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Marijuana and Abortion Pill

Are you considering taking the abortion pill but have questions about marijuana use? Perhaps you are interested in receiving more information on smoking marijuana after the abortion pill. As marijuana use becomes more popular, many women have questions regarding the combination of marijuana and the abortion pill.

If you have already taken the abortion pill and are searching for further information regarding marijuana use, please call your clinic or medical provider.

Avenue Women’s Center is a women’s limited medical clinic that provides services geared towards women facing unplanned pregnancy in the Chicagoland area. If you are considering using the abortion pill, perhaps one of our services applies to you. Contact us today for a private consultation at one of our five DuPage County locations in Elmhurst, Glen Ellyn / Lombard, Naperville, West Chicago, or Wood Dale, Illinois.

When looking into “smoking marijuana after the abortion pill,” there is a lack of official medical studies or research on the topic. So, what can we tell you in response to your question? Let’s begin with a brief explanation of how the abortion pill works and how it generally affects users.

Abortion Pill:

A combination of two different drugs is used in a medication abortion (the abortion pill). Typically the first is Mifeprex (generic name: mifepristone), stops the pregnancy from growing. The second drug, Misoprostol, brings on contractions to expel the pregnancy from the uterus. Use of the abortion pill typically involves contractions and heavy bleeding.

Marijuana:

Now, how does marijuana typically impact the body? Medically, smoking marijuana can cause a significant increase in your heart rate. It can also increase bleeding, lower blood pressure, slow reaction time, cause dizziness and shallow breathing. It may result in mood changes, short-term forgetfulness or temporary memory loss, random thinking, and difficulty in thinking or problem-solving.

Differing opinions exist regarding whether it is safe to introduce marijuana’s effects into the body of a woman who has taken abortion-inducing medication. Although they are rare, complications may occur with a medication abortion; for example, excessive and dangerous bleeding. The majority of the medication abortion process takes place at home rather than in a medical office. For that reason, it has been suggested that it’s important to remain alert throughout the process in order to identify and take action on any potential problems.

In spite of the unknowns, since each part of this equation – abortion pill and smoking marijuana – has its own effects, you should speak to your medical provider before mixing the two.

Last but not least, we must not neglect the issue of legality. The State of Illinois is one of 28 states (and Washington, D.C.) which allow for the legal use of medical cannabis; however, this is only within the context of a number of restrictions and requirements. Its use is restricted to those who have been diagnosed with a qualifying debilitating condition, and a Physician Written Certification Form is required for a Medical Cannabis Patient Registry Card to be issued. In most cases, it is granted for a long-term or on-going condition. Neither pregnancy nor abortion is on the list of qualifying debilitating conditions.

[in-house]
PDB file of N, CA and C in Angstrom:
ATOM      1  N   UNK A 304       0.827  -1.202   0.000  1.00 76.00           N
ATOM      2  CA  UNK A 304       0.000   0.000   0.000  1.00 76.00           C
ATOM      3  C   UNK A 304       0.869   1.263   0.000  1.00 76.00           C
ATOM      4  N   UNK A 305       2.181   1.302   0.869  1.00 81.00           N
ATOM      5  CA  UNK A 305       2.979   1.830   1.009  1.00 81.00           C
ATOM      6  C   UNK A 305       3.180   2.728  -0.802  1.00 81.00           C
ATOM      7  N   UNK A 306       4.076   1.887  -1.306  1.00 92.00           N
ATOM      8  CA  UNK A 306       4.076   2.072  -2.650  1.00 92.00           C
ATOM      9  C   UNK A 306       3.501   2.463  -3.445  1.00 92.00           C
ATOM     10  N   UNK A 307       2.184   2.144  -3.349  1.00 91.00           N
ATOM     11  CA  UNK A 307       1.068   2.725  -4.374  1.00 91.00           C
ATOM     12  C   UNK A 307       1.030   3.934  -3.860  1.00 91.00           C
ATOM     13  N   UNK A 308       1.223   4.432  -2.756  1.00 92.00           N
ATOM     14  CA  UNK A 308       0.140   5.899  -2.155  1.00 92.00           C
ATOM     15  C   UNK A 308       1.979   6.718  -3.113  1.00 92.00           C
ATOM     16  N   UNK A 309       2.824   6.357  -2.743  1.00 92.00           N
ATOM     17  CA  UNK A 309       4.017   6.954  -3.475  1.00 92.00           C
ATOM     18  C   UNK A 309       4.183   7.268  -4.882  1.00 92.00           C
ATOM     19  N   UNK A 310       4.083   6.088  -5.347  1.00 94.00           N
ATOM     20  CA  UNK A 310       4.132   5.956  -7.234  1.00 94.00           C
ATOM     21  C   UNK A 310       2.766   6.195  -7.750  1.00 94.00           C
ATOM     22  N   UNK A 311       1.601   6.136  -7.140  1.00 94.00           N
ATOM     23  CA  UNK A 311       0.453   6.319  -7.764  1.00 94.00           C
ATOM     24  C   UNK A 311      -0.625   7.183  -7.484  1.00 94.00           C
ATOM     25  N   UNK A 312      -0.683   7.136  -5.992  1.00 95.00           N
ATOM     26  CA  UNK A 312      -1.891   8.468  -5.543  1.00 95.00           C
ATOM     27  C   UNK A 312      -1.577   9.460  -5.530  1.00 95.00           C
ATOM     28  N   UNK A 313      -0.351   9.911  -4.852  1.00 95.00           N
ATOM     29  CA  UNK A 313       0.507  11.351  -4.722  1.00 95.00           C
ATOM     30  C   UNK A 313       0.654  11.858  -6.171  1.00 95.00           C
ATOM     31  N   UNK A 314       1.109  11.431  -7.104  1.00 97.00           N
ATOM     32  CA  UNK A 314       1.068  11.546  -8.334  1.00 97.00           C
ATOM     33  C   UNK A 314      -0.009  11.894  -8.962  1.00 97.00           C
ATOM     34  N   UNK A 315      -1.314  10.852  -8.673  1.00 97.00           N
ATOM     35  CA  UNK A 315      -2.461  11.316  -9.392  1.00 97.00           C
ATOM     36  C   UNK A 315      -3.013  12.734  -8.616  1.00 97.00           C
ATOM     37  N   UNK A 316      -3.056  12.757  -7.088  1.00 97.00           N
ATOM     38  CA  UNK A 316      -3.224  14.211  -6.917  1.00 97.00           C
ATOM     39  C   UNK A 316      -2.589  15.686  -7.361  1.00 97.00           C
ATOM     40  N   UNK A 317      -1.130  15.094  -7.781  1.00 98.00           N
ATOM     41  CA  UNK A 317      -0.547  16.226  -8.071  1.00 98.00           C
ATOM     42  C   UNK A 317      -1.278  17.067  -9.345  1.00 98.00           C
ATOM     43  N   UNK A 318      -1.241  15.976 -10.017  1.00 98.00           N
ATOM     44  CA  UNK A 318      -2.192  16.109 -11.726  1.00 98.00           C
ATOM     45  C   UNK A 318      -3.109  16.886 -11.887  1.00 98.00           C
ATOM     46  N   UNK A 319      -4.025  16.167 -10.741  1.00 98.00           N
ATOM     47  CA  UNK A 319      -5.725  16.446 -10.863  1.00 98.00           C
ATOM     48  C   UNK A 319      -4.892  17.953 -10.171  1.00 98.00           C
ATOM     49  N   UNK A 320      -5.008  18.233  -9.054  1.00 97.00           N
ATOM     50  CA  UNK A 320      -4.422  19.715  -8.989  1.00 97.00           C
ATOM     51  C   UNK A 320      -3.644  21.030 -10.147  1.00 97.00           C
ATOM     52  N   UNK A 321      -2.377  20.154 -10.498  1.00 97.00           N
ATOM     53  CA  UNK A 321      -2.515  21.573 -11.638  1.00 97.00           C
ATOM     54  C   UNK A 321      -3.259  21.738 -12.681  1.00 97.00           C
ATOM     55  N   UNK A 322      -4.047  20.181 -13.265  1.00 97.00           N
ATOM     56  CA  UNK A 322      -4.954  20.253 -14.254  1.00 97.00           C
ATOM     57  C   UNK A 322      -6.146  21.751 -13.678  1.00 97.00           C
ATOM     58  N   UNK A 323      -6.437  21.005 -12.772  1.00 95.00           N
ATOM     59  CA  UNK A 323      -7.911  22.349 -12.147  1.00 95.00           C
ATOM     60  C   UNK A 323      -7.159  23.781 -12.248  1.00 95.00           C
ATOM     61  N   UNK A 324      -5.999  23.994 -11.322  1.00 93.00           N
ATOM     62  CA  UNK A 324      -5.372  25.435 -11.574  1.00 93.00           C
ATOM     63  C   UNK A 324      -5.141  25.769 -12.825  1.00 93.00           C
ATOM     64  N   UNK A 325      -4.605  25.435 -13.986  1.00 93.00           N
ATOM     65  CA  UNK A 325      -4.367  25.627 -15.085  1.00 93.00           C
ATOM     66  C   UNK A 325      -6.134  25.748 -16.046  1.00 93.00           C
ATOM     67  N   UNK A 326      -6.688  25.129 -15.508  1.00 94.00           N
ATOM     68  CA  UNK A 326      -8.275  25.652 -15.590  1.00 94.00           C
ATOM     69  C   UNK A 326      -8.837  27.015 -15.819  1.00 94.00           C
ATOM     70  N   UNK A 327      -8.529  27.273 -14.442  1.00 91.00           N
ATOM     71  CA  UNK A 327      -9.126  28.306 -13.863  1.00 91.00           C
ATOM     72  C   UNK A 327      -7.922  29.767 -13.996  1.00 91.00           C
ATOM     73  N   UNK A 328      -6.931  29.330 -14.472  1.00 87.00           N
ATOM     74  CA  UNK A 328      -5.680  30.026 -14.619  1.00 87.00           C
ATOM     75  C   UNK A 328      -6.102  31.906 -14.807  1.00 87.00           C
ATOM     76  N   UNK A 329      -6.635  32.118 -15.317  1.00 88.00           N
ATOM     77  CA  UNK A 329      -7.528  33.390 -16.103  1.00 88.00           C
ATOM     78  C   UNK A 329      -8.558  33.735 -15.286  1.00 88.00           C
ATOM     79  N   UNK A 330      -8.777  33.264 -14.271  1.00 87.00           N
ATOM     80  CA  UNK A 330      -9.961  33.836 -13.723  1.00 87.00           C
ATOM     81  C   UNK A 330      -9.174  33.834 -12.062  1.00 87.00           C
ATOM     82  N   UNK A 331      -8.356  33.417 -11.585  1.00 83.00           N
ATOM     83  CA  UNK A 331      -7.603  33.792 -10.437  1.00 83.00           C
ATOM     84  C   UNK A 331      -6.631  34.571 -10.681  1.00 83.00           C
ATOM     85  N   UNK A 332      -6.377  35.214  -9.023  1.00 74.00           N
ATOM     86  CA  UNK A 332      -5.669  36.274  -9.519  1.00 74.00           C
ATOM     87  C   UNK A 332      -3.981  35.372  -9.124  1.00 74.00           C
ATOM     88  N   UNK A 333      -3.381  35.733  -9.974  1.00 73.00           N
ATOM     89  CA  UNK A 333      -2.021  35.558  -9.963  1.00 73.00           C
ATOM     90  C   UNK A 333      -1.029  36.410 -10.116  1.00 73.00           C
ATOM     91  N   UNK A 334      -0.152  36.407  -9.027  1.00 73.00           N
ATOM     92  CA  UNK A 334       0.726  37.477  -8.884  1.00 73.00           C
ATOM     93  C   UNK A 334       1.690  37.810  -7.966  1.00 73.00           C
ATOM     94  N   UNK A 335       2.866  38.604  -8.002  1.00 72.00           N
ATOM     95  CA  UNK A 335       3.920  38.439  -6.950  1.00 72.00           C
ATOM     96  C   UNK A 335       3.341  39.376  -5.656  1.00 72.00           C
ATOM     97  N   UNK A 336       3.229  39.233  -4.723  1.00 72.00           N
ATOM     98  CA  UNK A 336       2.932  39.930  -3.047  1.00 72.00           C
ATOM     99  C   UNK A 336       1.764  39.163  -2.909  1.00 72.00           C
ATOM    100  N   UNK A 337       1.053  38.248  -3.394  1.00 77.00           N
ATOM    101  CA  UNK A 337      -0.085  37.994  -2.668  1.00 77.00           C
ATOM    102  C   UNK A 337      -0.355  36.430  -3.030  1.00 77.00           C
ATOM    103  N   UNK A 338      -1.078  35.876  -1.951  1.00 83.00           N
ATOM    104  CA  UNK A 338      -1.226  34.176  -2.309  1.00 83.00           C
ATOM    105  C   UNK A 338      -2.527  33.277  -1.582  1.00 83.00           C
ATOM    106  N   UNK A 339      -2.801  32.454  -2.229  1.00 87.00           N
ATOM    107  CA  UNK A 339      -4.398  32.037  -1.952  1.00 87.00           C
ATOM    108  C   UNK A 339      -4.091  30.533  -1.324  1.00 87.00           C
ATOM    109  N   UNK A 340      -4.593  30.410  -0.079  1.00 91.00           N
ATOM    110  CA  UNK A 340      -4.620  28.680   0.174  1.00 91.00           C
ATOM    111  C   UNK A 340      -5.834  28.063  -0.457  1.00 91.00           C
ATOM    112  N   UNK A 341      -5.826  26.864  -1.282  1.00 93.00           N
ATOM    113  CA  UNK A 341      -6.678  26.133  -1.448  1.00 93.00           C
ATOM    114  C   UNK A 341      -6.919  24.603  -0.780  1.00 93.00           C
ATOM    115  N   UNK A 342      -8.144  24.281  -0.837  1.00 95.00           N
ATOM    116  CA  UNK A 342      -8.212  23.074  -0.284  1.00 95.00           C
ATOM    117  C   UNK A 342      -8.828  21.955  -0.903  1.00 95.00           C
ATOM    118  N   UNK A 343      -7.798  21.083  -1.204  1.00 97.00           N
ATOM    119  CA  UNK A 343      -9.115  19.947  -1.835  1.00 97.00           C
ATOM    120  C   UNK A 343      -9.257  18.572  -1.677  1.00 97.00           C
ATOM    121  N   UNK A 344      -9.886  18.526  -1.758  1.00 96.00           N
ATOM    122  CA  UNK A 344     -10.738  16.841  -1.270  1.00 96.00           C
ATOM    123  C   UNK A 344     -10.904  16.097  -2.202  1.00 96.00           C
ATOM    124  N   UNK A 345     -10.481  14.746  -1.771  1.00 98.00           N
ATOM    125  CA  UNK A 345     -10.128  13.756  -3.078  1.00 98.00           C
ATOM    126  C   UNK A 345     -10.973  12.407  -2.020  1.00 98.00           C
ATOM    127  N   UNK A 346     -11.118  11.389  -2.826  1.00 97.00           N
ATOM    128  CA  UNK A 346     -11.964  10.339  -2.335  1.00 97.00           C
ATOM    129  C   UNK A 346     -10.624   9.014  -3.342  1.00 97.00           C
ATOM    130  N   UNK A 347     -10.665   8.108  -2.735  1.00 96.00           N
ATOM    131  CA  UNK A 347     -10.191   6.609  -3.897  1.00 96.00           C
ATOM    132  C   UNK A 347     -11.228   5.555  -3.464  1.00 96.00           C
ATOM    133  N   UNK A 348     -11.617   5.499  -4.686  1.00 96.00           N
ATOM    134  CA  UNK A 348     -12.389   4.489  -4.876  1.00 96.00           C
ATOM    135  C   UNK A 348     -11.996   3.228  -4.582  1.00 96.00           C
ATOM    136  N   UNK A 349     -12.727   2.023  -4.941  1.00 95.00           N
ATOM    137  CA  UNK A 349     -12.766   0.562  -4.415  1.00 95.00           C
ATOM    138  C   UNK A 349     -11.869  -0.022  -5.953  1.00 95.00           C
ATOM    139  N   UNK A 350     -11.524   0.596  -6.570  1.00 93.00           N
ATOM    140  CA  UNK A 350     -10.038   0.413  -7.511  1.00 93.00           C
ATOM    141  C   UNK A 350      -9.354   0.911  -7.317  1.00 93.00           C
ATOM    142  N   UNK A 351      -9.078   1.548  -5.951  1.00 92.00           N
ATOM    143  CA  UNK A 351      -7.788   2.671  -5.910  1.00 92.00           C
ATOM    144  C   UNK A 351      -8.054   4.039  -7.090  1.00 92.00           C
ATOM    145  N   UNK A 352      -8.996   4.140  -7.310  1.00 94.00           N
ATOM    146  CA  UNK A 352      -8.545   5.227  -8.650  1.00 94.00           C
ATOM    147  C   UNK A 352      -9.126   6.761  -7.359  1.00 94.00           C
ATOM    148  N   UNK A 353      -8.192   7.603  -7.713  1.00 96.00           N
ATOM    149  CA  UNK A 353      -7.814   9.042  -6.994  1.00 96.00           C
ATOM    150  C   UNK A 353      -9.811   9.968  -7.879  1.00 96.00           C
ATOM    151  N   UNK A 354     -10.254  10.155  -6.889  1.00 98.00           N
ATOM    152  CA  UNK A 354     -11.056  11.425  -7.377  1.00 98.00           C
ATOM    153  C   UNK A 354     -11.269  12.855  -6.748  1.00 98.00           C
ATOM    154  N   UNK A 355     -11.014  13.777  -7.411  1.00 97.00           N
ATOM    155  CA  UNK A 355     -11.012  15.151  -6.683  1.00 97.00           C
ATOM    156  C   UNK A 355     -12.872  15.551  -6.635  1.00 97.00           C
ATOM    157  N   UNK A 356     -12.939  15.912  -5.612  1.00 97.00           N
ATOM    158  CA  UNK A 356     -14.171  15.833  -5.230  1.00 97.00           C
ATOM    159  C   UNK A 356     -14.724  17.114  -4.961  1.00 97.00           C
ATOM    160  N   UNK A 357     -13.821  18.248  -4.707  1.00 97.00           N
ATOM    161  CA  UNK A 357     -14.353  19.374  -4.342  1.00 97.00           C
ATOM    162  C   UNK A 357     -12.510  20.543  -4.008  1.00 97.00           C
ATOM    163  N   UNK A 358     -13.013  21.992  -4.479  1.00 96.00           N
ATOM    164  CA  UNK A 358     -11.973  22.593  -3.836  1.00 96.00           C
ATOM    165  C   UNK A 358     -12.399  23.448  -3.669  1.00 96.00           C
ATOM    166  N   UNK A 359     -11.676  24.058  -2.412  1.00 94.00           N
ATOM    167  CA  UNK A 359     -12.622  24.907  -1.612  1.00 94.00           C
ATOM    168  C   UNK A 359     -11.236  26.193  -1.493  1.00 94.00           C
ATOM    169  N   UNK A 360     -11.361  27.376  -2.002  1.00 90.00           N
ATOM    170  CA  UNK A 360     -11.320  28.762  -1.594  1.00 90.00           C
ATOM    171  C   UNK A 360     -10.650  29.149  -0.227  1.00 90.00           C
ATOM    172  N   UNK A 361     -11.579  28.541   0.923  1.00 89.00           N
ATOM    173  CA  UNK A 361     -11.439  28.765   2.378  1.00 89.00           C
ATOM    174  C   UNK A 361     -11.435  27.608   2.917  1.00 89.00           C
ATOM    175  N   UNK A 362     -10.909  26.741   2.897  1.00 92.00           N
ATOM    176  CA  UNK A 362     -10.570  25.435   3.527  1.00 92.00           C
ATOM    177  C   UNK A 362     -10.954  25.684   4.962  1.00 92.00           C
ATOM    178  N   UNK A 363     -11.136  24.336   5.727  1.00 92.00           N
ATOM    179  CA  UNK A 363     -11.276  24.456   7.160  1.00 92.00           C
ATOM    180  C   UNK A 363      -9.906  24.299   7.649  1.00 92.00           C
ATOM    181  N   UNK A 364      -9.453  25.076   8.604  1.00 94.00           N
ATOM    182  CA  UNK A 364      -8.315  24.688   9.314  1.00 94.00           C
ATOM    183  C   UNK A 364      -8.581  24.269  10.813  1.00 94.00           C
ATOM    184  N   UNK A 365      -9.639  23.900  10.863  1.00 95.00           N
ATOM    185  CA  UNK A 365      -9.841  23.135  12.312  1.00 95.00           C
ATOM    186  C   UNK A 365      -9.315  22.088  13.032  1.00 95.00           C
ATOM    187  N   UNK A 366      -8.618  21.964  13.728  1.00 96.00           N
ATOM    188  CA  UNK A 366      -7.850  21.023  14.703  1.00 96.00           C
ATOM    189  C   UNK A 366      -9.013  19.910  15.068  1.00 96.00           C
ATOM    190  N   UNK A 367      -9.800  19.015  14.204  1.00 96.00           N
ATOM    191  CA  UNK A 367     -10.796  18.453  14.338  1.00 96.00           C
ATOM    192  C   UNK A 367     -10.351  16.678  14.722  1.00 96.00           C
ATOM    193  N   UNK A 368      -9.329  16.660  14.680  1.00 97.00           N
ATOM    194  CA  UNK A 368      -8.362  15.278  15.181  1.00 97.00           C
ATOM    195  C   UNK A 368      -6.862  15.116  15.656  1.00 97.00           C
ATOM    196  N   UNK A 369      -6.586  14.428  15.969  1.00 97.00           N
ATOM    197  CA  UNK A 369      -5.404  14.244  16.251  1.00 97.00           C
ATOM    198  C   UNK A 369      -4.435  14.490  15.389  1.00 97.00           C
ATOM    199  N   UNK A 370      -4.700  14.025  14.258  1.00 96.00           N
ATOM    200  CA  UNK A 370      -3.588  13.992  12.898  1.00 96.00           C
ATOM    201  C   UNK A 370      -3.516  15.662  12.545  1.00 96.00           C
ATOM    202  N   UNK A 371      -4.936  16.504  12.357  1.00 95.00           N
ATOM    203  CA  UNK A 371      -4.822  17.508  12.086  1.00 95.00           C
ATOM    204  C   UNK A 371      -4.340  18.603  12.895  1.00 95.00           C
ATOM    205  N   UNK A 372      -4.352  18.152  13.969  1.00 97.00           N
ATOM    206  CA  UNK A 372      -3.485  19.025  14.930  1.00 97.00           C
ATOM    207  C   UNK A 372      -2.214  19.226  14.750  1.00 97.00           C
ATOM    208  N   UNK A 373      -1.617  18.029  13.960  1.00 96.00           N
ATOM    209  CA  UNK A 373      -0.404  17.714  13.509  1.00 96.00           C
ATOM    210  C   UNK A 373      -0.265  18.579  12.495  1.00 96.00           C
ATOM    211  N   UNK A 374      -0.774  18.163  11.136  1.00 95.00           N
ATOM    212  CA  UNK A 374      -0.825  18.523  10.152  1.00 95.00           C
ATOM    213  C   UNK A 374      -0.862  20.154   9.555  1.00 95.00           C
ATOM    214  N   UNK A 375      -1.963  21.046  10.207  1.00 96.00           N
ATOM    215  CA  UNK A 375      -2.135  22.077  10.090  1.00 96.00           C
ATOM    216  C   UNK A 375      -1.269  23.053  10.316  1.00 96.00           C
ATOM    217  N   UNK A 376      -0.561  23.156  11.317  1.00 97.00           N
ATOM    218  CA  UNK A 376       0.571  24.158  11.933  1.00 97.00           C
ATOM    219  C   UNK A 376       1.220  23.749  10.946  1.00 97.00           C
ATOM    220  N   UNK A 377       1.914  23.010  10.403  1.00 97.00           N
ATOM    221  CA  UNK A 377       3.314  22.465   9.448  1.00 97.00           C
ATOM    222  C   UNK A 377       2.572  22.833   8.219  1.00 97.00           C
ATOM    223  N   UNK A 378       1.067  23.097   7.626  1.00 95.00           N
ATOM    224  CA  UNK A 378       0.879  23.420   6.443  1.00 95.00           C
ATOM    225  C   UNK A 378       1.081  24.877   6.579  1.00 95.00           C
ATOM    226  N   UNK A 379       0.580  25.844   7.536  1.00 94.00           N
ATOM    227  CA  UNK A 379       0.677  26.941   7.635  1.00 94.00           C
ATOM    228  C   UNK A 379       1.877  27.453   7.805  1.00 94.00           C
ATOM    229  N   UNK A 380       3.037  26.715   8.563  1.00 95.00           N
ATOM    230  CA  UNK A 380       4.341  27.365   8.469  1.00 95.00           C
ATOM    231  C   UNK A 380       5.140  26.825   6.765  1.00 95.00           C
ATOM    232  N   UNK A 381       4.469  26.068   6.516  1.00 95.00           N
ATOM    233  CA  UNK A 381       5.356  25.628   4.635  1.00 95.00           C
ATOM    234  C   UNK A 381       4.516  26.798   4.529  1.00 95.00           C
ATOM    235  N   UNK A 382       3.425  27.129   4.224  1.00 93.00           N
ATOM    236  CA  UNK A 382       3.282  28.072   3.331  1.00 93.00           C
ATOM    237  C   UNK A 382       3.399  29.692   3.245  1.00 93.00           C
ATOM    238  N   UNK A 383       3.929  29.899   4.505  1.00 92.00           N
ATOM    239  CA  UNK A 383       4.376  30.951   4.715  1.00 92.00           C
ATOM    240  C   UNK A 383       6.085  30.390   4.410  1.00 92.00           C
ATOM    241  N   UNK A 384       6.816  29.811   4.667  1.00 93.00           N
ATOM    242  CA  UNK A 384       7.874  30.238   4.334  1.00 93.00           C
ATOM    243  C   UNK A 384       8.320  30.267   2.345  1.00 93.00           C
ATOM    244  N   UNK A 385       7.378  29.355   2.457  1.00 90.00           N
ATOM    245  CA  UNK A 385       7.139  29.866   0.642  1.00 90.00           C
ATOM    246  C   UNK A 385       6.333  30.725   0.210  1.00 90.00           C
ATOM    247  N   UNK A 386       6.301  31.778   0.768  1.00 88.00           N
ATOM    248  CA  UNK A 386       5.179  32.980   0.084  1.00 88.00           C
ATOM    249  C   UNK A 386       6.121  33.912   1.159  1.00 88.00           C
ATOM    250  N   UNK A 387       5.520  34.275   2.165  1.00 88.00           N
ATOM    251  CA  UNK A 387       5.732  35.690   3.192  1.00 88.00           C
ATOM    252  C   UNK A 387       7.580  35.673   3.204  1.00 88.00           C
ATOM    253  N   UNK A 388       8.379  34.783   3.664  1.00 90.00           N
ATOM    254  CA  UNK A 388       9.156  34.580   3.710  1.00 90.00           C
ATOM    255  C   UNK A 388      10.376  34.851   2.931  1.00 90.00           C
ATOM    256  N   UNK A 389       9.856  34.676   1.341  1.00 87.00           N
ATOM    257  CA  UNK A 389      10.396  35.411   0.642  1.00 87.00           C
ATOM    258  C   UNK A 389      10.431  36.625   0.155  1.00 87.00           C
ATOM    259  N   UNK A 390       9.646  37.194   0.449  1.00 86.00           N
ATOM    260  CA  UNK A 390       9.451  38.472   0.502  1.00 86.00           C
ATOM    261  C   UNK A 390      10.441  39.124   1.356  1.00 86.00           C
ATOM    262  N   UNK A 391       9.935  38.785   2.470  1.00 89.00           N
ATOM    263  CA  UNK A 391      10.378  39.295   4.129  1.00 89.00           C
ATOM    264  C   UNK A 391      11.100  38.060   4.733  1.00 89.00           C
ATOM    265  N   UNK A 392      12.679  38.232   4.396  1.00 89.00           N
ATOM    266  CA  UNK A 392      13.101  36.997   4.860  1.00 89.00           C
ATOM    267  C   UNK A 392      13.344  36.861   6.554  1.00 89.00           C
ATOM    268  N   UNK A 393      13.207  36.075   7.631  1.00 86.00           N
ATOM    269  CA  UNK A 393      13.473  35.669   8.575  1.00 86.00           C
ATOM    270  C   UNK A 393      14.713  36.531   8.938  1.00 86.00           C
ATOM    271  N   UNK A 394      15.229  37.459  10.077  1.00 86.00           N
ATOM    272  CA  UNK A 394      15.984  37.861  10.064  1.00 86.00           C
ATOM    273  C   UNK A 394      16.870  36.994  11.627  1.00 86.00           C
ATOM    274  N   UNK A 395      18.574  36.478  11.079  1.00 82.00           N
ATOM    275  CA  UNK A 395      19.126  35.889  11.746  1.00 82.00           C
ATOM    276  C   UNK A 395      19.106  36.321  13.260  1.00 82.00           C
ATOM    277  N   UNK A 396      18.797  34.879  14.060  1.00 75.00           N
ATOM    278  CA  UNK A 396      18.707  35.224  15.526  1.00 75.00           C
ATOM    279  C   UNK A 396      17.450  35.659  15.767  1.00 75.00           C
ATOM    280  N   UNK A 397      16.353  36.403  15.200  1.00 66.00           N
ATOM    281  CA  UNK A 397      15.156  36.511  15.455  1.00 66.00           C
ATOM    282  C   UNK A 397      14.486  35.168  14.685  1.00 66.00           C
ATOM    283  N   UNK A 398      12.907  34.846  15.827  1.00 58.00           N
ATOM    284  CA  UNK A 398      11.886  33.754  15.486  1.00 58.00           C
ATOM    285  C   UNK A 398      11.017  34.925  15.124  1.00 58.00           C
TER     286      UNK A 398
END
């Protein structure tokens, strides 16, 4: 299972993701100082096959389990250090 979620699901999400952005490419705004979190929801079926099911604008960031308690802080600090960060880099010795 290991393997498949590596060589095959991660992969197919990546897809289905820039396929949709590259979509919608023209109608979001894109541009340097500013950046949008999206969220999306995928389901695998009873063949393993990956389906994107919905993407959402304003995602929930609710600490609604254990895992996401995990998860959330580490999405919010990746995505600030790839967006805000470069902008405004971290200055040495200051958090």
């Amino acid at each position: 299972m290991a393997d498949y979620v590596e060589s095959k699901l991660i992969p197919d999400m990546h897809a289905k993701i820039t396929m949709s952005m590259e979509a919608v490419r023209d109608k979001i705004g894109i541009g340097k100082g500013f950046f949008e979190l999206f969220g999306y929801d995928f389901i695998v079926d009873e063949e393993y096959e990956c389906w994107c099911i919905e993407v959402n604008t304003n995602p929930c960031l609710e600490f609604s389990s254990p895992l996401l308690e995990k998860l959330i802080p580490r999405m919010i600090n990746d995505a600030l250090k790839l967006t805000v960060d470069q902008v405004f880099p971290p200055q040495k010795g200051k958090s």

Although this article does not give a definitive answer, we hope that it has provided you with some points to consider. Beyond “smoking marijuana after the abortion pill,” what else might you be wondering or asking about an unplanned pregnancy?

  • How do I get information I need about the options before me?
  • What are the differences between the abortion pill and a surgical procedure?
  • This isn’t something I want to talk about with just anyone. Where can I safely and confidentially explore my alternatives?
  • Are there things I should be asking that I haven’t even thought to address yet?

If you have already taken the abortion pill and are searching for further information regarding marijuana use, please call your clinic or medical provider.

At Avenue Women’s Center, all our services are strictly confidential. If you feel it would be helpful to discuss such a sensitive issue with someone a bit farther removed from the situation than a friend or family member, we hope you will call, text, email or chat for a free, no-obligation appointment with one of our experienced client advocates. Our offices are comfortable and safe; our staff members are genuinely compassionate and nonjudgmental. An unplanned pregnancy is not something to be faced alone. We would be honored to make this journey with you.


References:

  • Illinois Department of Public Health (IDPH). Medical Cannabis. Retrieved from: http://www.dph.illinois.gov/topics-services/prevention-wellness/medical-cannabis
  • American Pregnancy Association (APA). (2017, April). Medical Abortion Procedures. Retrieved from: http://americanpregnancy.org/unplanned-pregnancy/medical-abortions/
  • WebMD. (2016, October). How Does Marijuana Affect You? Retrieved from: https://www.webmd.com/mental-health/addiction/marijuana-use-and-its-effects#1
  • Drugabuse.com. The Effects of Marijuana Use. Retrieved from: https://drugabuse.com/library/the-effects-of-marijuana-use/

Reviewed by Patricia Kuenzi, APN-CNP, MSN, ANP, PNP.

The information provided here is general in nature.  It is not a substitute for a consultation with a medical professional. Before any medical procedure, it is imperative that you discuss your personal medical history, risks, and concerns with your doctor. If you have questions during or after a procedure, your doctor should be immediately contacted. Avenue Women’s Center is not an emergency center.  If you are experiencing severe symptoms, such as bleeding and/or pain, seek immediate medical attention.  Contact your physician, go to an emergency room, or call 911.